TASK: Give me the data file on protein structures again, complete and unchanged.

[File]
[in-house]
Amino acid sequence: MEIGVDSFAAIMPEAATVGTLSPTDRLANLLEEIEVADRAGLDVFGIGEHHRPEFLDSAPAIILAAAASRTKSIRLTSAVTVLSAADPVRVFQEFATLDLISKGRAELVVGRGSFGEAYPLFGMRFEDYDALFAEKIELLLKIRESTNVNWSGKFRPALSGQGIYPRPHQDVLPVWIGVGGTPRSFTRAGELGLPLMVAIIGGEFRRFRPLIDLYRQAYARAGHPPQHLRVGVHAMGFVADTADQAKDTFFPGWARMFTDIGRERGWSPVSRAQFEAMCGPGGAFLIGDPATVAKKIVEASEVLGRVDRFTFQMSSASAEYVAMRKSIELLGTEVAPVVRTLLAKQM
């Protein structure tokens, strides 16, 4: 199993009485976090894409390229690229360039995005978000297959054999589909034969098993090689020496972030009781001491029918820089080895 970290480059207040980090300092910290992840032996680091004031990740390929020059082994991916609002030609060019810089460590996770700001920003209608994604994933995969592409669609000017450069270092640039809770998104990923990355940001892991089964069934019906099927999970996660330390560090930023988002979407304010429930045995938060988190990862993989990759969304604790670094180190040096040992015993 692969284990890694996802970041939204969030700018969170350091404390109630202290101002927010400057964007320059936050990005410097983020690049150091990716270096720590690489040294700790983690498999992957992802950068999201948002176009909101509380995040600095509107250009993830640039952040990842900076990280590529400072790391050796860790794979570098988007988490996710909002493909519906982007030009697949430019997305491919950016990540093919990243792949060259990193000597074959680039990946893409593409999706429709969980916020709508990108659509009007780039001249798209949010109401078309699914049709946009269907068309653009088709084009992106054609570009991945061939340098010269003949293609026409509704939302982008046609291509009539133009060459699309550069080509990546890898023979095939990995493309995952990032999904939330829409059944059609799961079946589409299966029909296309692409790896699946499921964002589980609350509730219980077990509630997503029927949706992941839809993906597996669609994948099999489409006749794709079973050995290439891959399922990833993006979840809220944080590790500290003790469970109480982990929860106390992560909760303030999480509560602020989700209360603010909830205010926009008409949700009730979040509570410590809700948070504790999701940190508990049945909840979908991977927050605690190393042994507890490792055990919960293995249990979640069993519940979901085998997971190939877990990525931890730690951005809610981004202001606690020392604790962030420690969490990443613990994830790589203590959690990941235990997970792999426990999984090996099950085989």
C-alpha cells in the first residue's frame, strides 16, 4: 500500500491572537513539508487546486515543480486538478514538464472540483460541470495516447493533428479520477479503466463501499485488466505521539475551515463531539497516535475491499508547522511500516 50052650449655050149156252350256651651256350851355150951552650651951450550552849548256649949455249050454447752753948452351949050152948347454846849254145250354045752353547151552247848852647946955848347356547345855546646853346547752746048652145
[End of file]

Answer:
[in-house]
Amino acid sequence: MEIGVDSFAAIMPEAATVGTLSPTDRLANLLEEIEVADRAGLDVFGIGEHHRPEFLDSAPAIILAAAASRTKSIRLTSAVTVLSAADPVRVFQEFATLDLISKGRAELVVGRGSFGEAYPLFGMRFEDYDALFAEKIELLLKIRESTNVNWSGKFRPALSGQGIYPRPHQDVLPVWIGVGGTPRSFTRAGELGLPLMVAIIGGEFRRFRPLIDLYRQAYARAGHPPQHLRVGVHAMGFVADTADQAKDTFFPGWARMFTDIGRERGWSPVSRAQFEAMCGPGGAFLIGDPATVAKKIVEASEVLGRVDRFTFQMSSASAEYVAMRKSIELLGTEVAPVVRTLLAKQM
């Protein structure tokens, strides 16, 4: 199993009485976090894409390229690229360039995005978000297959054999589909034969098993090689020496972030009781001491029918820089080895 970290480059207040980090300092910290992840032996680091004031990740390929020059082994991916609002030609060019810089460590996770700001920003209608994604994933995969592409669609000017450069270092640039809770998104990923990355940001892991089964069934019906099927999970996660330390560090930023988002979407304010429930045995938060988190990862993989990759969304604790670094180190040096040992015993 692969284990890694996802970041939204969030700018969170350091404390109630202290101002927010400057964007320059936050990005410097983020690049150091990716270096720590690489040294700790983690498999992957992802950068999201948002176009909101509380995040600095509107250009993830640039952040990842900076990280590529400072790391050796860790794979570098988007988490996710909002493909519906982007030009697949430019997305491919950016990540093919990243792949060259990193000597074959680039990946893409593409999706429709969980916020709508990108659509009007780039001249798209949010109401078309699914049709946009269907068309653009088709084009992106054609570009991945061939340098010269003949293609026409509704939302982008046609291509009539133009060459699309550069080509990546890898023979095939990995493309995952990032999904939330829409059944059609799961079946589409299966029909296309692409790896699946499921964002589980609350509730219980077990509630997503029927949706992941839809993906597996669609994948099999489409006749794709079973050995290439891959399922990833993006979840809220944080590790500290003790469970109480982990929860106390992560909760303030999480509560602020989700209360603010909830205010926009008409949700009730979040509570410590809700948070504790999701940190508990049945909840979908991977927050605690190393042994507890490792055990919960293995249990979640069993519940979901085998997971190939877990990525931890730690951005809610981004202001606690020392604790962030420690969490990443613990994830790589203590959690990941235990997970792999426990999984090996099950085989």
C-alpha cells in the first residue's frame, strides 16, 4: 500500500491572537513539508487546486515543480486538478514538464472540483460541470495516447493533428479520477479503466463501499485488466505521539475551515463531539497516535475491499508547522511500516 50052650449655050149156252350256651651256350851355150951552650651951450550552849548256649949455249050454447752753948452351949050152948347454846849254145250354045752353547151552247848852647946955848347356547345855546646853346547752746048652145